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The effects of ĝ€on-call/out of hoursĝ€™ physical therapy in acute exacerbations of chronic obstructive pulmonary disease : A randomized controlled trial. / Babu, Abraham Samuel; Noone, Manjula Sukumari; Haneef, Mohammed; Samuel, Prasanna.

In: Clinical Rehabilitation, Vol. 24, No. 9, 01.09.2010, p. 802-809.

Research output: Contribution to journalArticle

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T1 - The effects of ĝ€on-call/out of hoursĝ€™ physical therapy in acute exacerbations of chronic obstructive pulmonary disease

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AU - Babu, Abraham Samuel

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N2 - Objective: To assess the effectiveness of an on-call physical therapy programme in the management of acute exacerbations of chronic obstructive pulmonary diseases. Design: Randomized controlled trial. Setting: Secondary care level, rural hospital. Subjects: Thirty-eight patients with acute exacerbations of chronic obstructive pulmonary disease. Interventions: Regular physical therapy and on-call physical therapy was given to two groups of patients with 19 in each arm. On-call physical therapy included providing respiratory physical therapy as required by the patient out of business hours. Main measures: Peak expiratory flow rate, sustained maximal inspiration, six-minute walk distance and rating of perceived exertion post six-minute walk test. Results: In the group receiving on-call physical therapy, peak expiratory flow rate and six-minute walk test showed a significant difference (52.1 L/min and 98.16 m, respectively) when compared with the control group (211.57 ± 51.12 L/min and 159.47 ± 67.78 L/min; P =0.01 and 387.89 ± 110.1 m and 289.73 ± 103.2 m; P=0.004 respectively). The difference in peak expiratory flow rate (" peak expiratory flow rate) was seen to be more in the on-call group (120 L/min) when compared to the control group (50 L/min), P =0.002. Improvements in sustained maximal inspiration and Borgĝ€™s rating of perceived exertion after the six-minute walk test were also observed (P>0.05). Conclusion: On-call physical therapy brings about a significant increase in peak expiratory flow rates, six-minute walk distance and sustained maximal inspiration.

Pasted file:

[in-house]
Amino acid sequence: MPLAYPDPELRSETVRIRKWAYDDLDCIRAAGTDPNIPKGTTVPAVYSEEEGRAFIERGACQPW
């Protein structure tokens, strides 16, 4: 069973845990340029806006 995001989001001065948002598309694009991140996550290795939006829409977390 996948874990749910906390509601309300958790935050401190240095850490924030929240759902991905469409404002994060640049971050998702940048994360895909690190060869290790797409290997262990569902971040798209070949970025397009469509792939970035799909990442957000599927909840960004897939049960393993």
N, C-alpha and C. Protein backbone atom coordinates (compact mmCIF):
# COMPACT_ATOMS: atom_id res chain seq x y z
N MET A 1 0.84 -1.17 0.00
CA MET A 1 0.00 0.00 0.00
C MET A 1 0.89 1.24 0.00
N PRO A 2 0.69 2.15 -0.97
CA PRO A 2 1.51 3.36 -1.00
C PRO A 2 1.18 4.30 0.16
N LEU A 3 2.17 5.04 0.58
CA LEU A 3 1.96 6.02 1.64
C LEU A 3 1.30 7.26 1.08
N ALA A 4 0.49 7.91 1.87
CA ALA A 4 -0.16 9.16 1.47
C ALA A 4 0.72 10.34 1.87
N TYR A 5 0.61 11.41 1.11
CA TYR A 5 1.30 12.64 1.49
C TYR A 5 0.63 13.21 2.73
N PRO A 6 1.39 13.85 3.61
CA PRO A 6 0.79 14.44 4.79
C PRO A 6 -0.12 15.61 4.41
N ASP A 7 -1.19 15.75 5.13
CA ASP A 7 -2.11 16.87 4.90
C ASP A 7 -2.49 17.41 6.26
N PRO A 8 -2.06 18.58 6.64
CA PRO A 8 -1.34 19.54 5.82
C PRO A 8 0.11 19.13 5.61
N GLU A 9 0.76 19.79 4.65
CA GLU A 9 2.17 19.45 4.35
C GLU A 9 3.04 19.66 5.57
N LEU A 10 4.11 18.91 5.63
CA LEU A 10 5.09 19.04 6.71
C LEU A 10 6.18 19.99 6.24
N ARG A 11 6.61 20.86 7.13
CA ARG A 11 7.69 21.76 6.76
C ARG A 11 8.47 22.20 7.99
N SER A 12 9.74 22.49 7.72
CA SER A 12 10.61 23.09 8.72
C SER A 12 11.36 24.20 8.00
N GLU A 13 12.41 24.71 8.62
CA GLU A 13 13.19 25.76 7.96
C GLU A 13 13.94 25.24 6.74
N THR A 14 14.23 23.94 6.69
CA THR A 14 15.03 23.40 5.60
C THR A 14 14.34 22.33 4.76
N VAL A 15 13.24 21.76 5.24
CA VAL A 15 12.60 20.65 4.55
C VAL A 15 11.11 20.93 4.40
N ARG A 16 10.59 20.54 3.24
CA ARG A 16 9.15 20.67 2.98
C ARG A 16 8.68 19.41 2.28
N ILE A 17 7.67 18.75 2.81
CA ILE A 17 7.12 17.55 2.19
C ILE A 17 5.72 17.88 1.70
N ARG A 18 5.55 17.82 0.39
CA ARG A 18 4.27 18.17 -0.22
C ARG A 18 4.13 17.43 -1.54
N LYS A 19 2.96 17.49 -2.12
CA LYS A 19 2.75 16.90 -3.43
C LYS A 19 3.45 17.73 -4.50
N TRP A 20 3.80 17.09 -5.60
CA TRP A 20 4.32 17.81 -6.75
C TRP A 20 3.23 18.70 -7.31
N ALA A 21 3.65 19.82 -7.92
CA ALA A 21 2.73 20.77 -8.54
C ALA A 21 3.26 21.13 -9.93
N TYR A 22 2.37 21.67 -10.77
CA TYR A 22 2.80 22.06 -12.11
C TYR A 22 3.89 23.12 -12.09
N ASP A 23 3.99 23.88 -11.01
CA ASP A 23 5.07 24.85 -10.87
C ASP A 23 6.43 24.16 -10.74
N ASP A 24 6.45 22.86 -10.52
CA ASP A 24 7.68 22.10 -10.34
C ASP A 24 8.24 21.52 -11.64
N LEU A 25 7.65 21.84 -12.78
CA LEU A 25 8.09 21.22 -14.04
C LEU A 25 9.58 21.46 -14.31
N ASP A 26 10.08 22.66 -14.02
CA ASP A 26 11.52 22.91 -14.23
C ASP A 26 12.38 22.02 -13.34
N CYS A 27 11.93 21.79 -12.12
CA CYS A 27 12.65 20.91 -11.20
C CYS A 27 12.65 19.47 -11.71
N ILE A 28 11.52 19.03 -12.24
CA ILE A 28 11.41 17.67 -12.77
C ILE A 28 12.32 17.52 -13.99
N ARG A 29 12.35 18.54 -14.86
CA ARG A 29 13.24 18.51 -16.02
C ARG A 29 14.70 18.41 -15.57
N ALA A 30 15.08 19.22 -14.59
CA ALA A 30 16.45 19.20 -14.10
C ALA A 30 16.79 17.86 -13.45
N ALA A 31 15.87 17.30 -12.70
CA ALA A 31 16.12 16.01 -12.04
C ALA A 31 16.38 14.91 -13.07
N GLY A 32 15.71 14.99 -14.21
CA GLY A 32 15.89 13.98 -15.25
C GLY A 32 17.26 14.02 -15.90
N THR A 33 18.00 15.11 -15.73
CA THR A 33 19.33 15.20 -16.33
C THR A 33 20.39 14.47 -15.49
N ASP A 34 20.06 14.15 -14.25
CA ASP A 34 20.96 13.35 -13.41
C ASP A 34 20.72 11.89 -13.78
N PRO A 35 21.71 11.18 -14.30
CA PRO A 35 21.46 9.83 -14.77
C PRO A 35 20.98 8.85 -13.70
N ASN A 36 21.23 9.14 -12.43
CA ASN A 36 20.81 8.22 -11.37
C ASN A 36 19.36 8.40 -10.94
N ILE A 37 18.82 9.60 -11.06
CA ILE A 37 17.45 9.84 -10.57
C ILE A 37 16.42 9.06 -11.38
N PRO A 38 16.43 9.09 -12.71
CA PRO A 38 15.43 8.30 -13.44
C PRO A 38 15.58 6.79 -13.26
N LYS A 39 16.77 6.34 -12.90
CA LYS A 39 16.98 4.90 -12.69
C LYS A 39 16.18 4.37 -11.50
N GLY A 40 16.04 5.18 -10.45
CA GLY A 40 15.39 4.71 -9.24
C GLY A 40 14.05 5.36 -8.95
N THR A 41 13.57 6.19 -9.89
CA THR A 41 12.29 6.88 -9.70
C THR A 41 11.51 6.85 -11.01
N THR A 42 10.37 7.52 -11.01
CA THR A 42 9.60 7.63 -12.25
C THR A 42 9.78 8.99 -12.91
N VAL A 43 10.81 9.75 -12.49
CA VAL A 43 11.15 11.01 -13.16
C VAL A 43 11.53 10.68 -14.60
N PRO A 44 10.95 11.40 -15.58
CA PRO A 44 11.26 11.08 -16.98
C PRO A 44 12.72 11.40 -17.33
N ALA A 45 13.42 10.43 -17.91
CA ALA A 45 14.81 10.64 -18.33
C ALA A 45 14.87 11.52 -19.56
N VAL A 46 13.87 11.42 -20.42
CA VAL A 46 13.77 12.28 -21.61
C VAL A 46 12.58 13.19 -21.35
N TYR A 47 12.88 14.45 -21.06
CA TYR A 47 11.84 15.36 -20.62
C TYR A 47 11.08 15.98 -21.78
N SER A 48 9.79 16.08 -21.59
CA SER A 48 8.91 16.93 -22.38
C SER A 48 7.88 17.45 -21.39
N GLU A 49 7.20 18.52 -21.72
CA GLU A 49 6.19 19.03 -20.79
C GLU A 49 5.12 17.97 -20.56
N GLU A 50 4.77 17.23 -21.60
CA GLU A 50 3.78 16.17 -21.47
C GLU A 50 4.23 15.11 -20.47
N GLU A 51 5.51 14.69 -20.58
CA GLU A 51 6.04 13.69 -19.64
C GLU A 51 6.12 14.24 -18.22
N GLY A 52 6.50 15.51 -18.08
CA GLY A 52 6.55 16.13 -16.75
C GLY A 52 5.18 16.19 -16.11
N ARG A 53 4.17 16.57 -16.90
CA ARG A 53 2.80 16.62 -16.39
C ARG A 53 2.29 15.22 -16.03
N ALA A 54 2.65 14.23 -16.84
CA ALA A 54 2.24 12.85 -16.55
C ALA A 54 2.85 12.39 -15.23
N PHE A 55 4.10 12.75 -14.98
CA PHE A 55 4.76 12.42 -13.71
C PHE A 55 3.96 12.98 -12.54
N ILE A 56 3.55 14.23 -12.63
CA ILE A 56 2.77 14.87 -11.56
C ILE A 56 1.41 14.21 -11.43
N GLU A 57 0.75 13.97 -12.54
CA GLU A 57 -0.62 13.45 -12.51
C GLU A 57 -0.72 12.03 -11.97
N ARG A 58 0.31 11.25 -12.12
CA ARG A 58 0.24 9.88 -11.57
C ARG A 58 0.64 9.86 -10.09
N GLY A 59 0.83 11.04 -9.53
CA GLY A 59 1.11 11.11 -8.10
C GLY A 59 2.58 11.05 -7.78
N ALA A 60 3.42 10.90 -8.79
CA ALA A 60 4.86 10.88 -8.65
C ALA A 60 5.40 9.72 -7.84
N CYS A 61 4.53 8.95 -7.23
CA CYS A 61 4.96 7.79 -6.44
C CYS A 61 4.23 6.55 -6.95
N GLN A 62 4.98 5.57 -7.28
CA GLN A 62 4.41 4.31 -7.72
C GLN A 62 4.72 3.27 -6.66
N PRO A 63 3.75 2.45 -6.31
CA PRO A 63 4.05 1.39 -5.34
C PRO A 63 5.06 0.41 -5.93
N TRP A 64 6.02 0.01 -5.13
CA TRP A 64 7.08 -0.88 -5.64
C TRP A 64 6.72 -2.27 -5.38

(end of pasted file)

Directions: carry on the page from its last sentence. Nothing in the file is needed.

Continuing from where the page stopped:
AB - Objective: To assess the effectiveness of an on-call physical therapy programme in the management of acute exacerbations of chronic obstructive pulmonary diseases. Design: Randomized controlled trial. Setting: Secondary care level, rural hospital. Subjects: Thirty-eight patients with acute exacerbations of chronic obstructive pulmonary disease. Interventions: Regular physical therapy and on-call physical therapy was given to two groups of patients with 19 in each arm. On-call physical therapy included providing respiratory physical therapy as required by the patient out of business hours. Main measures: Peak expiratory flow rate, sustained maximal inspiration, six-minute walk distance and rating of perceived exertion post six-minute walk test. Results: In the group receiving on-call physical therapy, peak expiratory flow rate and six-minute walk test showed a significant difference (52.1 L/min and 98.16 m, respectively) when compared with the control group (211.57 ± 51.12 L/min and 159.47 ± 67.78 L/min; P =0.01 and 387.89 ± 110.1 m and 289.73 ± 103.2 m; P=0.004 respectively). The difference in peak expiratory flow rate (" peak expiratory flow rate) was seen to be more in the on-call group (120 L/min) when compared to the control group (50 L/min), P =0.002. Improvements in sustained maximal inspiration and Borgĝ€™s rating of perceived exertion after the six-minute walk test were also observed (P>0.05). Conclusion: On-call physical therapy brings about a significant increase in peak expiratory flow rates, six-minute walk distance and sustained maximal inspiration.